Cop 'not candid' over Soweto shooting

2012-08-07 20:07

Johannesburg - A State witness in the trial of a policeman accused of killing a Soweto teenager was accused of withholding information from the South Gauteng High Court on Tuesday.

"You and Mathebula [a previous witness] are not being candid with the court," said Kenneth Manyage, for the accused, student Constable Sipho Mbatha.

He was addressing Constable Tshepo Mokhomola.

Mokhomola was asked if he had heard a gunshot prior to the burst of gunfire that killed 16-year-old Thato Mokoka, outside his grandmother's house in Bramfischerville, Soweto, on February 14.

"No, I didn't hear them. [Constable Clifford] Mathebula would have also told the court about this shot if he had heard it," Mokhomola answered.

Manyage asked whether the two witnesses had discussed the court proceedings. Mokhomola denied this.

Earlier, Manyage criticised Mokhomola for revealing information to the court that he had previously not mentioned in his statement.

Mokhomola said at the time of submitting his statement, he was still confused and traumatised after seeing Mokoka lying in a pool of blood.

Nothing to hide

"I've got no reason to be dishonest and there's nothing for me to hide... I am here to help the court."

The constable also denied claims that the police assaulted at least one youth who was with Mokoka when he was killed. "It's the first time I hear of [such] an assault."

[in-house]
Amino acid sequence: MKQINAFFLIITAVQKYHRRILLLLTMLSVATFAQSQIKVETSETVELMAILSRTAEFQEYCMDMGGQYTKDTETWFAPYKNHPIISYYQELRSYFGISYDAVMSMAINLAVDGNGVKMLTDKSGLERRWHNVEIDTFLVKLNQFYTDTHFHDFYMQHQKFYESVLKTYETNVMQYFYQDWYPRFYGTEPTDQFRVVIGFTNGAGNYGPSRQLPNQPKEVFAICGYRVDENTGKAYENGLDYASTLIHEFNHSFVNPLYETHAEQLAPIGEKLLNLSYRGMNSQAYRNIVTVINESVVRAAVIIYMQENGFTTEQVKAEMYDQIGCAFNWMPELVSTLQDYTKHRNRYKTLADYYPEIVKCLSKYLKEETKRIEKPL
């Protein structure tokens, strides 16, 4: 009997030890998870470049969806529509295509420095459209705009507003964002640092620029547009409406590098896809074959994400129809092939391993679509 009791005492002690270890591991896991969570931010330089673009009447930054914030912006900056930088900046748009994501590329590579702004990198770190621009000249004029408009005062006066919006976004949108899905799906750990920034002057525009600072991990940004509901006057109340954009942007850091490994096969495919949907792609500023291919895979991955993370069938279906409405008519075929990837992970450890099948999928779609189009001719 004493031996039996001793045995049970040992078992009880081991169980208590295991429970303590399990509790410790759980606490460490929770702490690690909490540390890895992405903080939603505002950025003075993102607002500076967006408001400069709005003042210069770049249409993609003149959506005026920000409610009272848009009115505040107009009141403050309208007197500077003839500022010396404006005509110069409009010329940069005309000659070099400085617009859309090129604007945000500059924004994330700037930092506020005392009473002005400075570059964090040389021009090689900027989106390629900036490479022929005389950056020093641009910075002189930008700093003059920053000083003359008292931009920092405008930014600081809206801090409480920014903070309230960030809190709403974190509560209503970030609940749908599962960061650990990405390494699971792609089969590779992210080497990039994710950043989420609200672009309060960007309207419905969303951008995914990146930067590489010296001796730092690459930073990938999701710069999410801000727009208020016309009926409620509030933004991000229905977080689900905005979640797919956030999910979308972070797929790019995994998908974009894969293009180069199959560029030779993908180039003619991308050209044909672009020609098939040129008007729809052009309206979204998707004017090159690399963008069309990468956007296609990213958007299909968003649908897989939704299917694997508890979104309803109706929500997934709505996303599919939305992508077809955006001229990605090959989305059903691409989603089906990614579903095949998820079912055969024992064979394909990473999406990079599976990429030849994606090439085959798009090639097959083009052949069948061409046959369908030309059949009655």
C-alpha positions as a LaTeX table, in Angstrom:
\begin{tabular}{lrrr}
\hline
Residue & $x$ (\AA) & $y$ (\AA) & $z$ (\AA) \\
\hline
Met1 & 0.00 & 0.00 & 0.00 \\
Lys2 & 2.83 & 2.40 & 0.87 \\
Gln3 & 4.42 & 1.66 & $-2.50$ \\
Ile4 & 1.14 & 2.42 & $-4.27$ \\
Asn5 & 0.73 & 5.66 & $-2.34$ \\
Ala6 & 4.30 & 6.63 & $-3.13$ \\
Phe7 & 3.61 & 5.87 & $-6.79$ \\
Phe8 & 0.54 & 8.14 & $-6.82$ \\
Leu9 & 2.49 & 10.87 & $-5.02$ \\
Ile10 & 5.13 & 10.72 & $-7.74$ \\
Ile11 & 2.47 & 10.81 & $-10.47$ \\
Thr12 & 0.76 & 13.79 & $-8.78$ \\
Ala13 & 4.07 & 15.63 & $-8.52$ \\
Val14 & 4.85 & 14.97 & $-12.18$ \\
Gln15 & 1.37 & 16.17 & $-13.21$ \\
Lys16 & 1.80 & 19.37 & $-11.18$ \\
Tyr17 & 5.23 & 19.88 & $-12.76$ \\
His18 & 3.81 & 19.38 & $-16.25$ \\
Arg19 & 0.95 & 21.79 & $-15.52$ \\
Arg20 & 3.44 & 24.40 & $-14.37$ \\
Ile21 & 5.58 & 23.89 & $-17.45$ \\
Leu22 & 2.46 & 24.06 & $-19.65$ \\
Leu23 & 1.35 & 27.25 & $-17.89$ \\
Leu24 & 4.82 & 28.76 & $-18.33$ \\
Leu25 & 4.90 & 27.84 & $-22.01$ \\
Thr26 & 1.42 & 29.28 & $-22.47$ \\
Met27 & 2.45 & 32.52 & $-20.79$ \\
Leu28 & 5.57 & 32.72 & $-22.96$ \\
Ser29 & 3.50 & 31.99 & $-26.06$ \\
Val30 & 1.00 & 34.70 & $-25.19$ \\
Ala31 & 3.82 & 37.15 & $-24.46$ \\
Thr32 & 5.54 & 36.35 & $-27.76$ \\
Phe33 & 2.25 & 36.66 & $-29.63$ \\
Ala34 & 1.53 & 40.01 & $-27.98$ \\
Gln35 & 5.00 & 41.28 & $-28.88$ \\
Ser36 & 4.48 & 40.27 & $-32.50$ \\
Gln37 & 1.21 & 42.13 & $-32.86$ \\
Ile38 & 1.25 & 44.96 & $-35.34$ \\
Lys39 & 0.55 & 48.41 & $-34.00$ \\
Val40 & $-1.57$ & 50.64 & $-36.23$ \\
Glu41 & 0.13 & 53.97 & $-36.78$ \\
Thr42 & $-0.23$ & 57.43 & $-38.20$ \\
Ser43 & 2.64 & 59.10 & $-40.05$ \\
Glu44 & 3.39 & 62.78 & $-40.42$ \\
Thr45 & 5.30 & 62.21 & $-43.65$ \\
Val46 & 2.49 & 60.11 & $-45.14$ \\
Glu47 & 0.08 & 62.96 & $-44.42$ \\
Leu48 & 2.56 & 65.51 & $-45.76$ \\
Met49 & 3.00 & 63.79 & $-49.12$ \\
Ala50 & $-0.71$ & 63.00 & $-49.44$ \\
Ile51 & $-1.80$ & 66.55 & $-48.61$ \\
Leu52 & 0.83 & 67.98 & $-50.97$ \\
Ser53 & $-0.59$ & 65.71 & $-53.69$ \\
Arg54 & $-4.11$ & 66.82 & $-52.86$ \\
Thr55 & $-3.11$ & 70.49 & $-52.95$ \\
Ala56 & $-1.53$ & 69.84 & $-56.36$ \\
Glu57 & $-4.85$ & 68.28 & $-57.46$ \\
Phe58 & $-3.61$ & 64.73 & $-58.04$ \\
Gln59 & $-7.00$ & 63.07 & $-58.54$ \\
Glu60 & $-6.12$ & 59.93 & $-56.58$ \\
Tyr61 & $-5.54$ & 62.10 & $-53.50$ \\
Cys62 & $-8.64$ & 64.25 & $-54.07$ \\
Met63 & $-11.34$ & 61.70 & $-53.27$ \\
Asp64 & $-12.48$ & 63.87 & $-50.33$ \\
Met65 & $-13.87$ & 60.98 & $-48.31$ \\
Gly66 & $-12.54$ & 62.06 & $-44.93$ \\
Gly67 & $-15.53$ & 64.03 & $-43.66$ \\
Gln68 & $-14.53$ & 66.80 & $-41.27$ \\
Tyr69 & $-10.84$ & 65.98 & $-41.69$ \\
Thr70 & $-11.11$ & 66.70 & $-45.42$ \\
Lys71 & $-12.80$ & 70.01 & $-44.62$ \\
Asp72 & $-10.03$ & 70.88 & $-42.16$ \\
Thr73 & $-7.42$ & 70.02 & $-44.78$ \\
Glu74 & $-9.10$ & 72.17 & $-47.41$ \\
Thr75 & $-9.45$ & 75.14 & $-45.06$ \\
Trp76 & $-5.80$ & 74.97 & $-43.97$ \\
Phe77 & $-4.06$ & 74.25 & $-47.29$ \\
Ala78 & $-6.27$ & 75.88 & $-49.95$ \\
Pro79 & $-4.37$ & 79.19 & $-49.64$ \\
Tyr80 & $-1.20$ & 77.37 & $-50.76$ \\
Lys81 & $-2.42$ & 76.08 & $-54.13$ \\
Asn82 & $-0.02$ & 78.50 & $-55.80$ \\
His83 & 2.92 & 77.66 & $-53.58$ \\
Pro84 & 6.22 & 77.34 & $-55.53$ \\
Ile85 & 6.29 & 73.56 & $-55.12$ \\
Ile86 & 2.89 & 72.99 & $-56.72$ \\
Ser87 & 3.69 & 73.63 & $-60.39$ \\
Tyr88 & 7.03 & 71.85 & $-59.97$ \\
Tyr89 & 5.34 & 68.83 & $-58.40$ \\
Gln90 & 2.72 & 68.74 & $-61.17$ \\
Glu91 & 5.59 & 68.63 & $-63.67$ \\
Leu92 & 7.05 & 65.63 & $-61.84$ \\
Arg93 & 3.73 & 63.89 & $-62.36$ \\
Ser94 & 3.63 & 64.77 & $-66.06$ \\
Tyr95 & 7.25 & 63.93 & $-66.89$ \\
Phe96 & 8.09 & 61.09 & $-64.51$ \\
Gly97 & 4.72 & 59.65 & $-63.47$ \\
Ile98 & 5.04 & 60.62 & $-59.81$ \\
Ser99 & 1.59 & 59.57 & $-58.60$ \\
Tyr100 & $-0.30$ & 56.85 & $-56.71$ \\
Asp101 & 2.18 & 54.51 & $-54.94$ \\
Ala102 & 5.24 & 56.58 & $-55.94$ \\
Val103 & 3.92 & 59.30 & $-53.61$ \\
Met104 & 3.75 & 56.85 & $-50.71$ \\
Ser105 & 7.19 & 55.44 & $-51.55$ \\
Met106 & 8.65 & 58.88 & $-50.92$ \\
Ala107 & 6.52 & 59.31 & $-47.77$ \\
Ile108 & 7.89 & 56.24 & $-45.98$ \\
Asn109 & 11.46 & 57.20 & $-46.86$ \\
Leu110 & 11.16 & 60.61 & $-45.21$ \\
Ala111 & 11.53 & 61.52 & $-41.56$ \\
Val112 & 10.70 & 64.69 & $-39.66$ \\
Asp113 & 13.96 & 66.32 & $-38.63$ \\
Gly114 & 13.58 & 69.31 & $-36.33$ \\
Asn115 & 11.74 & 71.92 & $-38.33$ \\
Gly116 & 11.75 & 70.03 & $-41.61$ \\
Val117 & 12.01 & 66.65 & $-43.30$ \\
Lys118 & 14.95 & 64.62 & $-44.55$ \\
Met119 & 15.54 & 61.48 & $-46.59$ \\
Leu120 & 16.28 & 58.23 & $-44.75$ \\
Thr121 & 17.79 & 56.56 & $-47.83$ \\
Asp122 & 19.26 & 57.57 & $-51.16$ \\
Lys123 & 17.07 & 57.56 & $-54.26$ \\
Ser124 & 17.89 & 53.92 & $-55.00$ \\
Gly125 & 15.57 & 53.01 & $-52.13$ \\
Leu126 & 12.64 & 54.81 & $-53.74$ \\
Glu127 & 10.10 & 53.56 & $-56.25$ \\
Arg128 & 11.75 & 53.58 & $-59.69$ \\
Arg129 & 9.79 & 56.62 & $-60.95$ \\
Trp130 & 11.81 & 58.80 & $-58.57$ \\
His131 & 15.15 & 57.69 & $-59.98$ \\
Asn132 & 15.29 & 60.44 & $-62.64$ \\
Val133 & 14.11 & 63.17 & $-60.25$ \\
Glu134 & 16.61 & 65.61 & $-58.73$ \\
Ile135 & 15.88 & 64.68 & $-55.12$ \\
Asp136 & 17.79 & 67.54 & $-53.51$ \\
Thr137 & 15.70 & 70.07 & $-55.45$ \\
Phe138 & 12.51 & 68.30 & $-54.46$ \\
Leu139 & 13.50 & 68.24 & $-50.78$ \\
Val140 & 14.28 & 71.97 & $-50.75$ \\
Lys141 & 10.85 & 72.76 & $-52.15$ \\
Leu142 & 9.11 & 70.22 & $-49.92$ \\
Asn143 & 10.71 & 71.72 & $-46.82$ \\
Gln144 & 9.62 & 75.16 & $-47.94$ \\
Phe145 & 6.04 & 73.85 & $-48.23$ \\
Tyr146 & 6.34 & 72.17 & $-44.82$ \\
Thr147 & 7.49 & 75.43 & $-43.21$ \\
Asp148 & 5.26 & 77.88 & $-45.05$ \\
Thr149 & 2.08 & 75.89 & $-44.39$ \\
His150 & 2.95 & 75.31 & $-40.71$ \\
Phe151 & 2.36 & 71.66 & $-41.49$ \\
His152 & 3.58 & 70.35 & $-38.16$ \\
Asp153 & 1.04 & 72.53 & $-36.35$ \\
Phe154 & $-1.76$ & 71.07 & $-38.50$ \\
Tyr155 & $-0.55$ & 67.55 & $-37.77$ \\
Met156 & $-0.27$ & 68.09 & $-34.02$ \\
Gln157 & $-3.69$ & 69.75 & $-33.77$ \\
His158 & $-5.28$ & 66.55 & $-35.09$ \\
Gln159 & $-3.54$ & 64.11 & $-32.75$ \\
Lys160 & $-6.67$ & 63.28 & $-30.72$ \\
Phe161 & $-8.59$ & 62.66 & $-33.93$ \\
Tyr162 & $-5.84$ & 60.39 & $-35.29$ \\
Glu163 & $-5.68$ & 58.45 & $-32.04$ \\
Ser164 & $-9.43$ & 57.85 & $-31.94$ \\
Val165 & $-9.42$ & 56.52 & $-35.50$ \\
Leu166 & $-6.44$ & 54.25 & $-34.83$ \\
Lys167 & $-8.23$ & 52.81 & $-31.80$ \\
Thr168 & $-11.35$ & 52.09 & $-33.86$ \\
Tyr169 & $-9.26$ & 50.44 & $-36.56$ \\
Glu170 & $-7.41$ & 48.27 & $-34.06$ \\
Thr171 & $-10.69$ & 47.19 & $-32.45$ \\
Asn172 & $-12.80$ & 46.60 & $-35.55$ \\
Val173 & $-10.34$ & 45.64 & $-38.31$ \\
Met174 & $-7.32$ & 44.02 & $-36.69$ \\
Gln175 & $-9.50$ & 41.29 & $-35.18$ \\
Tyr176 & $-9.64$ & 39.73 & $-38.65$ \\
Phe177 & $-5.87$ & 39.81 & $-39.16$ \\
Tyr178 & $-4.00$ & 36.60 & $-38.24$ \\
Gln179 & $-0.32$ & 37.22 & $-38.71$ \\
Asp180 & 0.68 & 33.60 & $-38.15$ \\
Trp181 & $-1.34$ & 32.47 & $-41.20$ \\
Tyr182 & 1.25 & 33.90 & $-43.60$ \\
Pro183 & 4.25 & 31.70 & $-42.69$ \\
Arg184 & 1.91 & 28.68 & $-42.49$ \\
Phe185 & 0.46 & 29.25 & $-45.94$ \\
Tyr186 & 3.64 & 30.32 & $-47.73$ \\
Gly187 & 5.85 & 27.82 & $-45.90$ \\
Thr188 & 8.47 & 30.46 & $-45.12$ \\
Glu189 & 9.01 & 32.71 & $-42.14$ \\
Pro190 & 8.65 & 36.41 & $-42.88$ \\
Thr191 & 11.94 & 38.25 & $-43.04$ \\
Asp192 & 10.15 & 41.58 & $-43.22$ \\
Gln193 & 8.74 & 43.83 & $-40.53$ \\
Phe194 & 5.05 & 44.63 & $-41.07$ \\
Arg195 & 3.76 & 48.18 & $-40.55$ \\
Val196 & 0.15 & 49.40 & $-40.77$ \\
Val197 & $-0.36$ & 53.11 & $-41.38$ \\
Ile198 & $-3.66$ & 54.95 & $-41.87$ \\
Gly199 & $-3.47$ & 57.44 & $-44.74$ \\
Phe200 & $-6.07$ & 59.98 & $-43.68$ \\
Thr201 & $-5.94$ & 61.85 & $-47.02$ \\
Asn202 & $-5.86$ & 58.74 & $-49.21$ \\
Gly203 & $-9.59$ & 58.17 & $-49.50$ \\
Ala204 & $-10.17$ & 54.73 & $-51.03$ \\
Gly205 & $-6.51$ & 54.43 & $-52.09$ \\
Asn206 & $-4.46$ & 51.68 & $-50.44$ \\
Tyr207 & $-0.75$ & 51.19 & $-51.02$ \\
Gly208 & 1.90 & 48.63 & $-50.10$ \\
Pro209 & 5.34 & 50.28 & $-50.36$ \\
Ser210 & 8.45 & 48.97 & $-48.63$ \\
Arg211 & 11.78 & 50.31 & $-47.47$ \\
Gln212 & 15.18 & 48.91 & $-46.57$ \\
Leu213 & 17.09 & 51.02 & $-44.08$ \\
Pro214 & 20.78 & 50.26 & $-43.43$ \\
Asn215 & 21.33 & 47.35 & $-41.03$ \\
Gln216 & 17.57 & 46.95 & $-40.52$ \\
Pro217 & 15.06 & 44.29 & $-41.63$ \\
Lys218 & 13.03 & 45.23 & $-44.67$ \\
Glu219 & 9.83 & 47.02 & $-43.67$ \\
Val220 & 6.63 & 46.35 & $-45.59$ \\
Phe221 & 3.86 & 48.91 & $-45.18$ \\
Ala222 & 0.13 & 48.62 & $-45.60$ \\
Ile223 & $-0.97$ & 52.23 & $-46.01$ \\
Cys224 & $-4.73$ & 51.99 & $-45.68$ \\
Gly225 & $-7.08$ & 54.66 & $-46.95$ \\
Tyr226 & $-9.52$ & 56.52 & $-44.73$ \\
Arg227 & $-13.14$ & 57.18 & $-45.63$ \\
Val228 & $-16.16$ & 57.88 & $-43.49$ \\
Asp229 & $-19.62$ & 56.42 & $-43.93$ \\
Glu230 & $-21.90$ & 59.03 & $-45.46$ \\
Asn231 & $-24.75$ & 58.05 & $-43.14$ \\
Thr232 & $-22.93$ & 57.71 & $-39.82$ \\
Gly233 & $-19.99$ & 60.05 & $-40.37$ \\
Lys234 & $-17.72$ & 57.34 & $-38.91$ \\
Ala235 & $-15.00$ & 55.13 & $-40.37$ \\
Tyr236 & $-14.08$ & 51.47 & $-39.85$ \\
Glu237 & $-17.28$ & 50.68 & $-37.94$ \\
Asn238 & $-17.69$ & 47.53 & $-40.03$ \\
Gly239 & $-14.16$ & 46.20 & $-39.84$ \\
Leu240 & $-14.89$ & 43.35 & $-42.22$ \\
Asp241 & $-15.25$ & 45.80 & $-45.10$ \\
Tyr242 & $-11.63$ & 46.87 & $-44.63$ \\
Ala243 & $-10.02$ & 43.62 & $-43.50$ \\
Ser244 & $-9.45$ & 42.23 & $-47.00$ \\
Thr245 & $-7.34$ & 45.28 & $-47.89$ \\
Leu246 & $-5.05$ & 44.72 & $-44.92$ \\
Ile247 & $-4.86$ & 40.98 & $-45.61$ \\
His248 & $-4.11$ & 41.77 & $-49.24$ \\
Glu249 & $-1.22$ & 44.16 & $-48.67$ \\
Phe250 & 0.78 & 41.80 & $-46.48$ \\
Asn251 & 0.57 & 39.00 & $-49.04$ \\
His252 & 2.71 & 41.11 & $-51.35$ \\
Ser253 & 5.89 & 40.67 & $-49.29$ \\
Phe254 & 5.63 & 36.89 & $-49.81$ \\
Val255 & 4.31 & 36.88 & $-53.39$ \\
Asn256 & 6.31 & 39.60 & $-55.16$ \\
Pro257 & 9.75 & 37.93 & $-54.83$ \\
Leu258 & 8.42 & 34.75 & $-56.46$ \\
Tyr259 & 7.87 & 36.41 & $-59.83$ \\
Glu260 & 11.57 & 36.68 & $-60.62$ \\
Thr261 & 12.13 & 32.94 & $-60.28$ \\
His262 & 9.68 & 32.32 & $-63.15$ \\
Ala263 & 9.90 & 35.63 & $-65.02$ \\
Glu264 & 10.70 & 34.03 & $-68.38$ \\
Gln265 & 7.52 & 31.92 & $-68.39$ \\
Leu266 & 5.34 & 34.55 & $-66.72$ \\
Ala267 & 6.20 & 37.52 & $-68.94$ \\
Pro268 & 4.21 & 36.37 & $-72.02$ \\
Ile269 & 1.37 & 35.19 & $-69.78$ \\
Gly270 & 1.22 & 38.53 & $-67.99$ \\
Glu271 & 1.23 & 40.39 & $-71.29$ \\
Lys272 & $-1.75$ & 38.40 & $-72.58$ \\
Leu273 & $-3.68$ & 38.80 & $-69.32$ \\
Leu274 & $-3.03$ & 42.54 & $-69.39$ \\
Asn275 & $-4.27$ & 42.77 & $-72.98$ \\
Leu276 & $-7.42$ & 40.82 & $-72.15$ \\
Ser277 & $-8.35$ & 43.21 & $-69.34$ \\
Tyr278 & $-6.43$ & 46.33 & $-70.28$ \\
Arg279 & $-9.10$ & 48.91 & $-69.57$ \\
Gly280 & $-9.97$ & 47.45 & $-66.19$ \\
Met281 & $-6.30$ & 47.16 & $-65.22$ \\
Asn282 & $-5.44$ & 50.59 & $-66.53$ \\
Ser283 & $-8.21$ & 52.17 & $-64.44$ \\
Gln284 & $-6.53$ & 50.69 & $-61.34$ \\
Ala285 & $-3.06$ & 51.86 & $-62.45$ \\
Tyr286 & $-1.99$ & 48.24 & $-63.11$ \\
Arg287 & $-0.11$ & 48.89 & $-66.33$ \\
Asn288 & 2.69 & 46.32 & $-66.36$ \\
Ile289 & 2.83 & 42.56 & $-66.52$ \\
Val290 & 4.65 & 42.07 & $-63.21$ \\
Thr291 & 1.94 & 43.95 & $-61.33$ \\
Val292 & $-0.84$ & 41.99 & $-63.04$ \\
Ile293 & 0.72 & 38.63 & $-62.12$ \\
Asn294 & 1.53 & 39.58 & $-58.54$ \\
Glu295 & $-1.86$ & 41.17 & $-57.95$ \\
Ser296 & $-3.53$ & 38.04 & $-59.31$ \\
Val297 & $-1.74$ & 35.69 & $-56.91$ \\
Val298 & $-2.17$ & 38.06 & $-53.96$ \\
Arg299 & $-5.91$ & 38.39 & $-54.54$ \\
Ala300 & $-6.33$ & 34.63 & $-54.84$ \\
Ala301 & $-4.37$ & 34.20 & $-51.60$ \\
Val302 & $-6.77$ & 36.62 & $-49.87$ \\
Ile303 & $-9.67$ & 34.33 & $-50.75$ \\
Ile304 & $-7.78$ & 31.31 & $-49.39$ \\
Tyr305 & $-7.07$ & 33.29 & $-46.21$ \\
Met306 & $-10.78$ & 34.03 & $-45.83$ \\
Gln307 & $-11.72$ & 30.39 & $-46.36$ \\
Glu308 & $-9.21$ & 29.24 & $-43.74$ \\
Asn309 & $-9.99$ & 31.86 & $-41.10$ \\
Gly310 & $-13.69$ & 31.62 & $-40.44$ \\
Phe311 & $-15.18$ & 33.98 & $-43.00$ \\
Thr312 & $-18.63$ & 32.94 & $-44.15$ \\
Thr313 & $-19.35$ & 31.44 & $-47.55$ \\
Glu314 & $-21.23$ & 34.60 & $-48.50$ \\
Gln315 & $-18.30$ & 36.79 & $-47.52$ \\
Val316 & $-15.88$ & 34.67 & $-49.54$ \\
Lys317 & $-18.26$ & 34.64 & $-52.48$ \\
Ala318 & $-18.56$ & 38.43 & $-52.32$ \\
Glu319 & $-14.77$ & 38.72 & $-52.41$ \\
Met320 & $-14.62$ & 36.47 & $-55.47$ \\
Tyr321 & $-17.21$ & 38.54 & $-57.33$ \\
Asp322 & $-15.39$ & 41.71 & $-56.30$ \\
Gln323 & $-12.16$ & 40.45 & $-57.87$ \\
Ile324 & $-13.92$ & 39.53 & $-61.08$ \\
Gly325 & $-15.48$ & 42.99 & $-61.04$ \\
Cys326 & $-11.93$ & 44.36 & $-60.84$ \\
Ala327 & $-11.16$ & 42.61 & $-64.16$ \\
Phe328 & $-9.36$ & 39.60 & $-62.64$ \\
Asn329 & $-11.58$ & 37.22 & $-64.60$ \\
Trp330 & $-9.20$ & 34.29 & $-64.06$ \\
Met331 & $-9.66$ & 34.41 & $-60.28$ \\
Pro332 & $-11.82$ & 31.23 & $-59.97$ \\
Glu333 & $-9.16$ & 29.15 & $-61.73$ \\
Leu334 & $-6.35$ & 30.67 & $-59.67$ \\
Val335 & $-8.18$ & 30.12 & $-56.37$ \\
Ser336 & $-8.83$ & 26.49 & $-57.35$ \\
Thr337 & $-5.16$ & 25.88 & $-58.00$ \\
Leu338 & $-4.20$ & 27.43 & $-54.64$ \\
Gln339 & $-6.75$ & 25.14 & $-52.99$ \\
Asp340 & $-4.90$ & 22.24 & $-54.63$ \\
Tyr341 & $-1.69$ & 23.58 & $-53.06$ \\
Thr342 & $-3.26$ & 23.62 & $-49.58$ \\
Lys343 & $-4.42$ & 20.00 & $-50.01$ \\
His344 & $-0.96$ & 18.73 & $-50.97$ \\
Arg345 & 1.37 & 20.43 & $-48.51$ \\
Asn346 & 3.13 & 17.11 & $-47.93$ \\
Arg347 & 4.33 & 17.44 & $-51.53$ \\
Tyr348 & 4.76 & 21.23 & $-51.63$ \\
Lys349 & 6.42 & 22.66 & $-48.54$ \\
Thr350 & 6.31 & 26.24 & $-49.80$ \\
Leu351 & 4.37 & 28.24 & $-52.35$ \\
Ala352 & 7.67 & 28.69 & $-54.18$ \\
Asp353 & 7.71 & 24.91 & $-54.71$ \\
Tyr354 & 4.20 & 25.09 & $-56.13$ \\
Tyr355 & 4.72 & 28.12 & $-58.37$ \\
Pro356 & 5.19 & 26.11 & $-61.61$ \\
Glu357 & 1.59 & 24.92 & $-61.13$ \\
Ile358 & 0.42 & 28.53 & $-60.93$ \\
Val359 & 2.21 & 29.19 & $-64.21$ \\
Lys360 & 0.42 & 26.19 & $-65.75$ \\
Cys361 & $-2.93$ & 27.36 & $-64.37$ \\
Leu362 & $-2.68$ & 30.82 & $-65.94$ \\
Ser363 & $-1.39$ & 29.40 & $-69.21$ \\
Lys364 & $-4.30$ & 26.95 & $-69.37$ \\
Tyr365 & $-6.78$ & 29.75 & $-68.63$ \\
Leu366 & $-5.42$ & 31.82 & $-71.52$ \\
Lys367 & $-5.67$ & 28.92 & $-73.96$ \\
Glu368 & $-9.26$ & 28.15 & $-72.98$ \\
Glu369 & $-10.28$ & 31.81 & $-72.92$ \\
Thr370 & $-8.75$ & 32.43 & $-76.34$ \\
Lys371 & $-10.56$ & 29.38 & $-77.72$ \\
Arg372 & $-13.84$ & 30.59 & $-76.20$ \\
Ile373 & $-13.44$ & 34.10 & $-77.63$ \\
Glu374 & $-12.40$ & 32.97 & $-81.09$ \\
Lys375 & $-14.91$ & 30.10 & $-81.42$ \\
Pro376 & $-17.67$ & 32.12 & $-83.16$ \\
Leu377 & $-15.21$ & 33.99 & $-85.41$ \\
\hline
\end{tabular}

On Monday, Mokhomola said Mbatha was in full control of the situation and had no reason to feel threatened by the boy.

"There's nothing that could have threatened him. Thato had surrendered. He wasn't making any moves that could have made Mbatha feel threatened."

He said visibility at the scene was good as police had told the occupants of the shack to switch on lights. Last week, however, the teenager's aunt, Mpumi Mokoka, testified there was no electricity in the shack.

Mokhomola was one of the six officers present when Mokoka was shot dead.

Police were at the house searching for Thato, who was allegedly part of a gang and accused of owning an illegal firearm. It was never found.

Mbatha has pleaded not guilty to the murder charge. He said his R-5 rifle went off accidentally as he tried to search Mokoka. He claimed he had heard another gunshot and tightened his grip on his rifle, which is when it went off.

Mokhomola told the court that another officer searched Mokoka before he was taken out of the shack he and several other youths had been in.

"I would have expected Mbatha to have seen what was happening [Thato being searched] because he was supposed to be keeping watch of us and taking [providing] cover as we went in."

The court was told how another officer had said there was no firearm, and suggested that they all leave. Mbatha however stayed behind and shortly thereafter, the gunshots went off.

The trial continues on Wednesday.